Firefighter Works To Help Victims At California Crash Scene . . . Police Officer Arrests Firefighter When He Refuses To Stop To Move Truck

24637357_BG1-620x348The California Highway Police appear to have spent little time in making an arrest in a recent crash in Chula Vista, California. Unfortunately, the officer arrested a fire fighter who was struggling to help the seriously injured driver and other victims.

On Tuesday night, a police officer ordered a fire fighter to move his truck out of the center divide of the road and the fire fighter said that he was too busy saving the life of the driver. The officer then arrested the firefighter and put him in handcuffs in the cruiser for half an hour. He sat there while victims needed attention and the officer then released him.

Chula Vista Fire Department Chief Dave Hanneman objected to the “ridiculous” arrest, though he sounded a bit like the Sprint manager of a phone bank: “It doesn’t provide the good customer service, the good public service that both of our agencies are there to do.”

A meeting is planned today between the California Highway Patrol and Chula Vista Fire Department to “work out” the incident like two rivaling gangs. I would just be careful where I parked if I were with the CVFD.

48 thoughts on “Firefighter Works To Help Victims At California Crash Scene . . . Police Officer Arrests Firefighter When He Refuses To Stop To Move Truck”

  1. Nick –

    Hey, thanks for the words. I missed you too. First time I’ve been back to see what you fine people have been chatting about since last summer.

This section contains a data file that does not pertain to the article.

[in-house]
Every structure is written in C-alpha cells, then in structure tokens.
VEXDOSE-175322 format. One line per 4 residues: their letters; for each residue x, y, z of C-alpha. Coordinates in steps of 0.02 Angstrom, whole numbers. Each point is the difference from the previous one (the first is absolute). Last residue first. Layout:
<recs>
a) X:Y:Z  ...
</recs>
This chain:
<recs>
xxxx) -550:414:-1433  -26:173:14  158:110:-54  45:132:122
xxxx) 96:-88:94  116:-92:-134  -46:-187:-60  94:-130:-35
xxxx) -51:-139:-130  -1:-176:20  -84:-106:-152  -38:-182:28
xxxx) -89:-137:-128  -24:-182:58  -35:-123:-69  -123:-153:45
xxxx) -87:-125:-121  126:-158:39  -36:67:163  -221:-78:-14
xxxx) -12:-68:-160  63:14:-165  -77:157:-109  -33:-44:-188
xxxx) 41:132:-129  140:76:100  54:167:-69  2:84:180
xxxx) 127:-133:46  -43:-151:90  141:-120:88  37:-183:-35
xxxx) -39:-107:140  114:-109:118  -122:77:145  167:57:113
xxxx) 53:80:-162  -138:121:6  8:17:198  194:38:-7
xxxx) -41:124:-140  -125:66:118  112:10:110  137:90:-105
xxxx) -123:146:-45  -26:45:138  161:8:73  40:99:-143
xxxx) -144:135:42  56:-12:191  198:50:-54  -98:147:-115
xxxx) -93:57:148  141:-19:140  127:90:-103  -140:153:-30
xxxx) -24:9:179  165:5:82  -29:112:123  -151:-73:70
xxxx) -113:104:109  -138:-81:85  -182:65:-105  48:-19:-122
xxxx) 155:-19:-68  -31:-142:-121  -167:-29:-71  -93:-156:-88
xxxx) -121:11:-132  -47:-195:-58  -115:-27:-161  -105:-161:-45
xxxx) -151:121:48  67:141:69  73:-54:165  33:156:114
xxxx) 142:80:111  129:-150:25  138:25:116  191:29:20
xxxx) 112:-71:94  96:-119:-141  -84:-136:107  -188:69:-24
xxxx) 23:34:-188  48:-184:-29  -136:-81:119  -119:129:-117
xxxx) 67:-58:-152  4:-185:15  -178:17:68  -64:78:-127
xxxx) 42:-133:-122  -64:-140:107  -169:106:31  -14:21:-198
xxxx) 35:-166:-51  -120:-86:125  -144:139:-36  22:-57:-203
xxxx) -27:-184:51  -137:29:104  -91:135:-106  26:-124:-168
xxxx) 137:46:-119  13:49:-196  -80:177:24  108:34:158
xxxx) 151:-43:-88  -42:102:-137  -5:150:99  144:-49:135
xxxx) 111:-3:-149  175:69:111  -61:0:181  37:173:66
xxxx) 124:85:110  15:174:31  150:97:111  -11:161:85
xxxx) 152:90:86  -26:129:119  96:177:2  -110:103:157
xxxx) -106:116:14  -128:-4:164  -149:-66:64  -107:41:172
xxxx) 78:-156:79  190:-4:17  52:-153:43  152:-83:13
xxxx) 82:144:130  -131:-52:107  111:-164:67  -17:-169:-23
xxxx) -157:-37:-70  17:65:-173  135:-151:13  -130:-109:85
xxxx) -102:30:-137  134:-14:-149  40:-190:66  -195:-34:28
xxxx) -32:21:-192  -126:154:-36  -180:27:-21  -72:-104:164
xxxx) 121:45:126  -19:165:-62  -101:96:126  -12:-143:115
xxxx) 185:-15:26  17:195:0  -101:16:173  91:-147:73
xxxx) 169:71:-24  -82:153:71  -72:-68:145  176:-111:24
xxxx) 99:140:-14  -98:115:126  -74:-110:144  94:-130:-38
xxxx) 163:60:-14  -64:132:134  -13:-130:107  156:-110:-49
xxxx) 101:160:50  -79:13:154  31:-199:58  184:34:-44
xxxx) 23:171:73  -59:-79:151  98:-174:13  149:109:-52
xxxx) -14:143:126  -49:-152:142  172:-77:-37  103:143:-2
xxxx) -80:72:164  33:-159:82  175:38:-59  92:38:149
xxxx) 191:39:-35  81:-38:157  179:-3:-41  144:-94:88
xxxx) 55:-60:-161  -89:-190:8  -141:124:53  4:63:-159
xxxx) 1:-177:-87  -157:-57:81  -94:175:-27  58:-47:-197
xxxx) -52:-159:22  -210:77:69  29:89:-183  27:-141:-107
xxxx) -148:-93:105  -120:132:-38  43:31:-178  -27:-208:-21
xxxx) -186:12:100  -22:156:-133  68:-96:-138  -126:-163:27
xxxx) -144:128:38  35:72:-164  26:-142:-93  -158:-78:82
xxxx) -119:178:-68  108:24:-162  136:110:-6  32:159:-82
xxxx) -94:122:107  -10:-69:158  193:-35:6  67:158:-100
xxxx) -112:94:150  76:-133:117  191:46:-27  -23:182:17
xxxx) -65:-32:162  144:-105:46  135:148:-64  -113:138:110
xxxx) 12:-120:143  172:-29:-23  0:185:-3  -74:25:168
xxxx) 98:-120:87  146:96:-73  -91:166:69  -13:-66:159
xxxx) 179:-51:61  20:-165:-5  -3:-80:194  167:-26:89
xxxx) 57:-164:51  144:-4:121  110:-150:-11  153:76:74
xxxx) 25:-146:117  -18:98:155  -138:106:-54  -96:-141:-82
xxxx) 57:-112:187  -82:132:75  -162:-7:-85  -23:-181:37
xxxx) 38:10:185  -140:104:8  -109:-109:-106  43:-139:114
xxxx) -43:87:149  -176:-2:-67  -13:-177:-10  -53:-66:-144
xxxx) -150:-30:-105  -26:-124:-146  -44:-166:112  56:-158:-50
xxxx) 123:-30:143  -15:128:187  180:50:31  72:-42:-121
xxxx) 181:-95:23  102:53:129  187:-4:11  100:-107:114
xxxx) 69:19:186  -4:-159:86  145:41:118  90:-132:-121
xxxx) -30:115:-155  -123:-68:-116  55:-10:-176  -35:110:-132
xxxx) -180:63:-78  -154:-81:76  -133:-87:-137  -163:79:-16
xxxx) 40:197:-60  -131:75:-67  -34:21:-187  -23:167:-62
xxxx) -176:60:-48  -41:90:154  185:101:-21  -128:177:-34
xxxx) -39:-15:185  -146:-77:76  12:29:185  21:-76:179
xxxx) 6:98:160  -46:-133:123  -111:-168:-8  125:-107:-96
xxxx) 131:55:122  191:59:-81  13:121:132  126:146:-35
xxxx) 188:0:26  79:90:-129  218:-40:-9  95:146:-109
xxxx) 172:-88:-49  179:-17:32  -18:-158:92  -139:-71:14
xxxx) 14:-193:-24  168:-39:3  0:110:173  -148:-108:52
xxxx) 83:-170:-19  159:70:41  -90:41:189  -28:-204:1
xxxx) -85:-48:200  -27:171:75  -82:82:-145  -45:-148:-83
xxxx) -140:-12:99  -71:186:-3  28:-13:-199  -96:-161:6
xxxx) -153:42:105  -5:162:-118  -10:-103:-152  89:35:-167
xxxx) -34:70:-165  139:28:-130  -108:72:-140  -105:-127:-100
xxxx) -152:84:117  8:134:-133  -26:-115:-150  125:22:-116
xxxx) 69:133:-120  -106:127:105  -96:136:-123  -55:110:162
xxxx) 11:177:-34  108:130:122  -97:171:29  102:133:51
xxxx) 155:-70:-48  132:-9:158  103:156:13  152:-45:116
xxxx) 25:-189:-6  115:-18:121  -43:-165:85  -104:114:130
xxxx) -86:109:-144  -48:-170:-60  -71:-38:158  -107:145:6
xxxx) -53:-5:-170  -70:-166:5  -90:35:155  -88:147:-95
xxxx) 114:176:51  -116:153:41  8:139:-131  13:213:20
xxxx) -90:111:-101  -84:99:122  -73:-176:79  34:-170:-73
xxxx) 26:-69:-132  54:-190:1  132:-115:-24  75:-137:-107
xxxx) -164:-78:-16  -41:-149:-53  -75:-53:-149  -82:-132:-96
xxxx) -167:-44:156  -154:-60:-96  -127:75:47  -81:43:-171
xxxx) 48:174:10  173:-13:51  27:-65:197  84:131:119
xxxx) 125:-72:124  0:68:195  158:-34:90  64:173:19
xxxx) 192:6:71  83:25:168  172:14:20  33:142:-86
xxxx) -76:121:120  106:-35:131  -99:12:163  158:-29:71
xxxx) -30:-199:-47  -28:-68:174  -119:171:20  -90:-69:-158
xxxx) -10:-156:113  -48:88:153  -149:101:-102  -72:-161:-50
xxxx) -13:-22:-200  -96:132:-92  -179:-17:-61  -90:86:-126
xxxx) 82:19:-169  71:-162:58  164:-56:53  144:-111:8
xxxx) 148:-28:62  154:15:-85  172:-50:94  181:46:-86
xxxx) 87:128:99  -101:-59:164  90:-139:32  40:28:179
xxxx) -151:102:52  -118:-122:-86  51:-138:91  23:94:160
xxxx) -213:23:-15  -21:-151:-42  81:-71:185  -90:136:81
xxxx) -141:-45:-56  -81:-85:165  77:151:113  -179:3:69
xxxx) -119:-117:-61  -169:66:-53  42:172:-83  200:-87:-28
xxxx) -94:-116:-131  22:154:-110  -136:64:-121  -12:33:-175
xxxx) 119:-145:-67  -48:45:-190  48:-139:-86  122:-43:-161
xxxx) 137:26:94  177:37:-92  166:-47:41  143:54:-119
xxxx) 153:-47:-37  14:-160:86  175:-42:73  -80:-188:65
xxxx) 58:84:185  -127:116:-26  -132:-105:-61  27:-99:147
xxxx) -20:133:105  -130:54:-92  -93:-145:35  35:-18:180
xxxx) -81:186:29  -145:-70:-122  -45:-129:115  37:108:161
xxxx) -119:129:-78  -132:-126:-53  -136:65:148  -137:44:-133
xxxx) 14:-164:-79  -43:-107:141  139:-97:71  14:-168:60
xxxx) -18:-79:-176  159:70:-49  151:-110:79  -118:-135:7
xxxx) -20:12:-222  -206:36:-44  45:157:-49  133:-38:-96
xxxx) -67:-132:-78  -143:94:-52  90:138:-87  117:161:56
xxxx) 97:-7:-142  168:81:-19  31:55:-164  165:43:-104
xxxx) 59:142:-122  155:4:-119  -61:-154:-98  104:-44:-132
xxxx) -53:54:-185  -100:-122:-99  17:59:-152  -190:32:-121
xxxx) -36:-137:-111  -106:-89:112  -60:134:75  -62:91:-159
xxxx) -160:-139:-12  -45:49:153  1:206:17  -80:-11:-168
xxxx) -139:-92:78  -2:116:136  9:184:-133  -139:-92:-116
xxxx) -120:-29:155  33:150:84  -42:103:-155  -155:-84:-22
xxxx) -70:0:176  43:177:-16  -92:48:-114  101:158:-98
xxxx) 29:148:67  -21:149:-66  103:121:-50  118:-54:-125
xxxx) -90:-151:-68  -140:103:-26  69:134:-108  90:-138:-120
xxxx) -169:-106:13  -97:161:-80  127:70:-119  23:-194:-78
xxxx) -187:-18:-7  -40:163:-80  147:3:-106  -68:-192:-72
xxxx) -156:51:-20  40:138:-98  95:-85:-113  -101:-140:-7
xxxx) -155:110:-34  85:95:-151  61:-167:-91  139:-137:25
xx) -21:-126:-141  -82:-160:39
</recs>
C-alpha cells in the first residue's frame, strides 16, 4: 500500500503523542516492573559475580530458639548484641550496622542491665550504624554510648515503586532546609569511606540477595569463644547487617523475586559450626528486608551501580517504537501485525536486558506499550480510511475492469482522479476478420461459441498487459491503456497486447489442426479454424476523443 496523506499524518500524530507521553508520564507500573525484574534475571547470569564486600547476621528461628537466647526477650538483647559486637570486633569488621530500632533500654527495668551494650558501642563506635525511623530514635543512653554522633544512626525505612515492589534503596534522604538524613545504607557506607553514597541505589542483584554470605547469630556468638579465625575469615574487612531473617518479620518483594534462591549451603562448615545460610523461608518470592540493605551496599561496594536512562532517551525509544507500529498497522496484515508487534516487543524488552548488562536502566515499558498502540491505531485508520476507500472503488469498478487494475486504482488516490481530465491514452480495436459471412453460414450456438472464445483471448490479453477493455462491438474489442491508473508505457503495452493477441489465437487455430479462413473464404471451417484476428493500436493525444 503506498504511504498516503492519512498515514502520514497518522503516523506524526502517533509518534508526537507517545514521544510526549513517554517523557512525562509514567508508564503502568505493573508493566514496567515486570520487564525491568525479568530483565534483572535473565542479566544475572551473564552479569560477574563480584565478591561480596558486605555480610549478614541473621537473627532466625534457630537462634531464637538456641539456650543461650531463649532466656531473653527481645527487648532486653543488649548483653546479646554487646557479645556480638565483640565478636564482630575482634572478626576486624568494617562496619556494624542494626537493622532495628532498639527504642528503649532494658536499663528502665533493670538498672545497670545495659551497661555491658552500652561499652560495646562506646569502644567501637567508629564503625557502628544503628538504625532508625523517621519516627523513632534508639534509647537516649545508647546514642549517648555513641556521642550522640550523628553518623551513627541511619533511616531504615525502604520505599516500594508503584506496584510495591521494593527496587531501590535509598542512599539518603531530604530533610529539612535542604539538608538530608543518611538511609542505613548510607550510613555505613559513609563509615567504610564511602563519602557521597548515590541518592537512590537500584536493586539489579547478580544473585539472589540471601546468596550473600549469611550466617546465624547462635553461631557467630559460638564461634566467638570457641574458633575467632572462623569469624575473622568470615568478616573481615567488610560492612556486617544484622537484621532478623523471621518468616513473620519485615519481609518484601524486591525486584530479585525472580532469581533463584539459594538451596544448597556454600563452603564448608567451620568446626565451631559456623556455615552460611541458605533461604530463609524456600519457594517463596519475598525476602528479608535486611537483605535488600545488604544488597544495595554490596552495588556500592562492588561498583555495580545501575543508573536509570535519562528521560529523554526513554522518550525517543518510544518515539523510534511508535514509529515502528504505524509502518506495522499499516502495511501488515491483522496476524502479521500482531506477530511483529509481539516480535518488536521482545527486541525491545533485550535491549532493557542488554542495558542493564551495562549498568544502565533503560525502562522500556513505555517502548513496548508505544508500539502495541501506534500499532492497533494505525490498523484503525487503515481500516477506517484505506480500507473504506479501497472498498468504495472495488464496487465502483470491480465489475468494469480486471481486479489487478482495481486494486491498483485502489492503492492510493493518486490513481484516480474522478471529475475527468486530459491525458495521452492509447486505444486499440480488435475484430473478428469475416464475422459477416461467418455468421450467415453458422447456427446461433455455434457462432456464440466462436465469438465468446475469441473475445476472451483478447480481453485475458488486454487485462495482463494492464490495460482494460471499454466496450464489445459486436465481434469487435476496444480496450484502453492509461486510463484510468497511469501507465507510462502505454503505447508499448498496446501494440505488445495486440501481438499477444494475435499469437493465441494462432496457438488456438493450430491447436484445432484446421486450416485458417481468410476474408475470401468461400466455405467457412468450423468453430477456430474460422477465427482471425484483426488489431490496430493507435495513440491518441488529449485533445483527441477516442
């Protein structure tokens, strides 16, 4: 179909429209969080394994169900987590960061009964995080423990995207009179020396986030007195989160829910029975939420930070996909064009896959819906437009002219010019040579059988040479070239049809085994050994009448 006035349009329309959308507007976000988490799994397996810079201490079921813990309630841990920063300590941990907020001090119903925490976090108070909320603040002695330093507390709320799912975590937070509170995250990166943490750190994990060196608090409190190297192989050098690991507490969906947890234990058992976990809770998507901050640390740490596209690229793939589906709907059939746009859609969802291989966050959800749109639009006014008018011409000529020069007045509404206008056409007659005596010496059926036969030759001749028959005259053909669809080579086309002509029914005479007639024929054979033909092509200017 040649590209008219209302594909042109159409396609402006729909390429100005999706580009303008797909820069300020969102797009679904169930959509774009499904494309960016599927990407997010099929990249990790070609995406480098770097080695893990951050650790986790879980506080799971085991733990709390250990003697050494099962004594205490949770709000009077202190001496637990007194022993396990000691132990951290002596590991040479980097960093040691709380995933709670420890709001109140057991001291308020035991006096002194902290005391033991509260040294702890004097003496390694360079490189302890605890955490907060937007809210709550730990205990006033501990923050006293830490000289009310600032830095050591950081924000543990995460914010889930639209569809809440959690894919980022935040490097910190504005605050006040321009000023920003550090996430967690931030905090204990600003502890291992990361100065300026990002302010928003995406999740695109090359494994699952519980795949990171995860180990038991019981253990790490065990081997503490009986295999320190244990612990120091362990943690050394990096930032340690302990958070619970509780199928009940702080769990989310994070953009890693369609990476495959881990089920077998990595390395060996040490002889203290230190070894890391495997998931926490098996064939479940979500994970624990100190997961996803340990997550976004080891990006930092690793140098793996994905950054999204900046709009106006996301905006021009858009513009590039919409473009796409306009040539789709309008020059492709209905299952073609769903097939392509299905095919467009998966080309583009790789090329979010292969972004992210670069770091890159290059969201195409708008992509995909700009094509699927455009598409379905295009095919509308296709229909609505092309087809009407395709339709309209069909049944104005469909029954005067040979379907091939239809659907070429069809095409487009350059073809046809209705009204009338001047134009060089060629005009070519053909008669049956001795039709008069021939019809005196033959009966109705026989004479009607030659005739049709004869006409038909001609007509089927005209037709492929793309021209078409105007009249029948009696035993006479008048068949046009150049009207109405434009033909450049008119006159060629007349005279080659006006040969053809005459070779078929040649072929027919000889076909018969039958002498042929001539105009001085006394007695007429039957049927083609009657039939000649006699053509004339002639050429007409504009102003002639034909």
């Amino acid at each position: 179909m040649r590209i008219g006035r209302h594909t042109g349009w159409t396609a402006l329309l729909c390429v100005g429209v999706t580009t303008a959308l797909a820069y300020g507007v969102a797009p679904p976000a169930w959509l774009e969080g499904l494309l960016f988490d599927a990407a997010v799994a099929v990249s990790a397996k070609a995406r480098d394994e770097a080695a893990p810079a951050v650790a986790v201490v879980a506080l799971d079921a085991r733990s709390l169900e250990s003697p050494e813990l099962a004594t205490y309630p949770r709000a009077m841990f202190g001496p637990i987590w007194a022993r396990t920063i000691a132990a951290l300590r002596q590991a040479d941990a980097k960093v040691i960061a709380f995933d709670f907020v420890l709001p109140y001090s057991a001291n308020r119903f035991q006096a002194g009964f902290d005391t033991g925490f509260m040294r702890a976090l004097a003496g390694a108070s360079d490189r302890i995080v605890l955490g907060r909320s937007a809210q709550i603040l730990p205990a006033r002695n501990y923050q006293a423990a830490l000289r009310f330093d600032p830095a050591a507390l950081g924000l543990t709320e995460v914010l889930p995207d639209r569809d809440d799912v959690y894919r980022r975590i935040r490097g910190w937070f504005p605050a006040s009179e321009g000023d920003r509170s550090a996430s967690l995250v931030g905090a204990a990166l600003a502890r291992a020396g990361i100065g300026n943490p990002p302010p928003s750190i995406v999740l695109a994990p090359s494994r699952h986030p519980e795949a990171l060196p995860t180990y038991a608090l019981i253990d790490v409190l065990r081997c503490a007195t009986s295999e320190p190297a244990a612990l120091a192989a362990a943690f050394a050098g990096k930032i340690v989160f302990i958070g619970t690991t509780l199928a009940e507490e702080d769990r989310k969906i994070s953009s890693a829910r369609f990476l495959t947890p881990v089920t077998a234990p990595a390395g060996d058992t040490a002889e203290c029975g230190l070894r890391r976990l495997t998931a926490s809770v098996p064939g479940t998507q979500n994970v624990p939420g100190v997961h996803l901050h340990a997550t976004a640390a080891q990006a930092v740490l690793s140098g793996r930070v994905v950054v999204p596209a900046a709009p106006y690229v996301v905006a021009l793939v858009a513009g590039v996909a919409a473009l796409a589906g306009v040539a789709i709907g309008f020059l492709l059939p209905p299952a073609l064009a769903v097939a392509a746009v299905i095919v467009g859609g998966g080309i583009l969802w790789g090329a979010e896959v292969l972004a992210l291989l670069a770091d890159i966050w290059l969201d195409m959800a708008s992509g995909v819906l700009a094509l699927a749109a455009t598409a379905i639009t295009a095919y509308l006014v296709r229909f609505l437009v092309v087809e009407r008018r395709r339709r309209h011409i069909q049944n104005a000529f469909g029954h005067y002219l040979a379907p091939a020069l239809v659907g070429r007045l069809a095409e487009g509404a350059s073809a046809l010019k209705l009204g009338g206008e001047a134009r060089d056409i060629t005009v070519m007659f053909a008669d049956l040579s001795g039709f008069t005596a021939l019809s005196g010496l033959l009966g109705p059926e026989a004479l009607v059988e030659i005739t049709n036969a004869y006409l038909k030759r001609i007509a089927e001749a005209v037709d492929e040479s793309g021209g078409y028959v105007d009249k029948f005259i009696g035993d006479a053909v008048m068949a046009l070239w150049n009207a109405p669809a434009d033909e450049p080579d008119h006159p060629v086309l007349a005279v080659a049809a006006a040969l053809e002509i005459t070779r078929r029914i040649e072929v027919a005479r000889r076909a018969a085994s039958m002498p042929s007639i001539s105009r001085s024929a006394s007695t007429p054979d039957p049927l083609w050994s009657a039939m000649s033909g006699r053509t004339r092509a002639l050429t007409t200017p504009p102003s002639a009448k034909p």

I’m just finishing a book project that has monopolized most of the past year. Hopefully it’ll be done by the end of the month, and I can get caught up on the site once again.

  2. Patric, Why the hell don’t you comment more here?? You are a GREAT commenter relating real world experience. My wife will bake you cookies.

  3. PatricParamedic:

    what are the stats on crash survivability now vs 20 to 50 years ago?

  4. As a 30+ year medic I can say that I’ve clashed with law enforcement on-scene a half-dozen times, all over California. And while I was never arrested, I’m guessing I came pretty close once or twice.

    The fact is PD, medic & fire do not have the same priorities; they often see the scene dangers very differently, and this pretty much guarantees there will be clashes. The real shocker is that it doesn’t happen 10 times a day.

    The CHP know that every crash scene is the potential for more crashes as traffic backs up and people get impatient. The majority of CHP officers who die in the line of duty, die at crash scenes. So they want everything out of the way – now. They have no true patience for technical rescue.

    The positioning of the rescue apparatus protects the immediate scene, and protects the rescuers as they do their work. It also causes multiple freeway lane problems upstream, and you can bet that’s what the CHP was concerned about. Secondary crashes happen all the time.